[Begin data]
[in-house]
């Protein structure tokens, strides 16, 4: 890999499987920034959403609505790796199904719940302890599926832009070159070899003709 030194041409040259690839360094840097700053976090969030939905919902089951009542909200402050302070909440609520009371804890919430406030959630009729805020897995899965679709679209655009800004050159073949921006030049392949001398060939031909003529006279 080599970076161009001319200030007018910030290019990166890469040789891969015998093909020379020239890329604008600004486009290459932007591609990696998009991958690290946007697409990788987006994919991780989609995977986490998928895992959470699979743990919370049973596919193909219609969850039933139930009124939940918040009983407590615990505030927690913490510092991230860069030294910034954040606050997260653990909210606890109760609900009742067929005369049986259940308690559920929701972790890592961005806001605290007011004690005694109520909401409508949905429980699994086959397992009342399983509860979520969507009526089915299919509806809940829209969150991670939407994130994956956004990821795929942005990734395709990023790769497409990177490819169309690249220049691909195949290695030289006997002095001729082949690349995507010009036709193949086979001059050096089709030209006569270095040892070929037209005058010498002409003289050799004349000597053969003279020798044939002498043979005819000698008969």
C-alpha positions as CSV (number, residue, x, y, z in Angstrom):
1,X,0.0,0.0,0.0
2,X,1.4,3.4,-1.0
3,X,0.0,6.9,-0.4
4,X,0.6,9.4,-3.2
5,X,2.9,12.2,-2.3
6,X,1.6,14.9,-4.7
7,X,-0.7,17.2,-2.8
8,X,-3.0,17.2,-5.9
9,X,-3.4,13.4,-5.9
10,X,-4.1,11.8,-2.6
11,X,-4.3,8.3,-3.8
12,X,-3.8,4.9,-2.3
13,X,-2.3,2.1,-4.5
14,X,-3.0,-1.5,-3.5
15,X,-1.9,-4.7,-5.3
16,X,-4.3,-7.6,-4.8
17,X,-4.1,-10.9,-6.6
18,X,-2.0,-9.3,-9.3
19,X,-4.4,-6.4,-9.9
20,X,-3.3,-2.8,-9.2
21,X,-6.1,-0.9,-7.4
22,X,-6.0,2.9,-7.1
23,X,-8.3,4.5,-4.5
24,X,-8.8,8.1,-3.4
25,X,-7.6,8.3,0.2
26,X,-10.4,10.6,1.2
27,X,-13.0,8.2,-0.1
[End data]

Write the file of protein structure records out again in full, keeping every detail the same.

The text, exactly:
[in-house]
């Protein structure tokens, strides 16, 4: 890999499987920034959403609505790796199904719940302890599926832009070159070899003709 030194041409040259690839360094840097700053976090969030939905919902089951009542909200402050302070909440609520009371804890919430406030959630009729805020897995899965679709679209655009800004050159073949921006030049392949001398060939031909003529006279 080599970076161009001319200030007018910030290019990166890469040789891969015998093909020379020239890329604008600004486009290459932007591609990696998009991958690290946007697409990788987006994919991780989609995977986490998928895992959470699979743990919370049973596919193909219609969850039933139930009124939940918040009983407590615990505030927690913490510092991230860069030294910034954040606050997260653990909210606890109760609900009742067929005369049986259940308690559920929701972790890592961005806001605290007011004690005694109520909401409508949905429980699994086959397992009342399983509860979520969507009526089915299919509806809940829209969150991670939407994130994956956004990821795929942005990734395709990023790769497409990177490819169309690249220049691909195949290695030289006997002095001729082949690349995507010009036709193949086979001059050096089709030209006569270095040892070929037209005058010498002409003289050799004349000597053969003279020798044939002498043979005819000698008969």
C-alpha positions as CSV (number, residue, x, y, z in Angstrom):
1,X,0.0,0.0,0.0
2,X,1.4,3.4,-1.0
3,X,0.0,6.9,-0.4
4,X,0.6,9.4,-3.2
5,X,2.9,12.2,-2.3
6,X,1.6,14.9,-4.7
7,X,-0.7,17.2,-2.8
8,X,-3.0,17.2,-5.9
9,X,-3.4,13.4,-5.9
10,X,-4.1,11.8,-2.6
11,X,-4.3,8.3,-3.8
12,X,-3.8,4.9,-2.3
13,X,-2.3,2.1,-4.5
14,X,-3.0,-1.5,-3.5
15,X,-1.9,-4.7,-5.3
16,X,-4.3,-7.6,-4.8
17,X,-4.1,-10.9,-6.6
18,X,-2.0,-9.3,-9.3
19,X,-4.4,-6.4,-9.9
20,X,-3.3,-2.8,-9.2
21,X,-6.1,-0.9,-7.4
22,X,-6.0,2.9,-7.1
23,X,-8.3,4.5,-4.5
24,X,-8.8,8.1,-3.4
25,X,-7.6,8.3,0.2
26,X,-10.4,10.6,1.2
27,X,-13.0,8.2,-0.1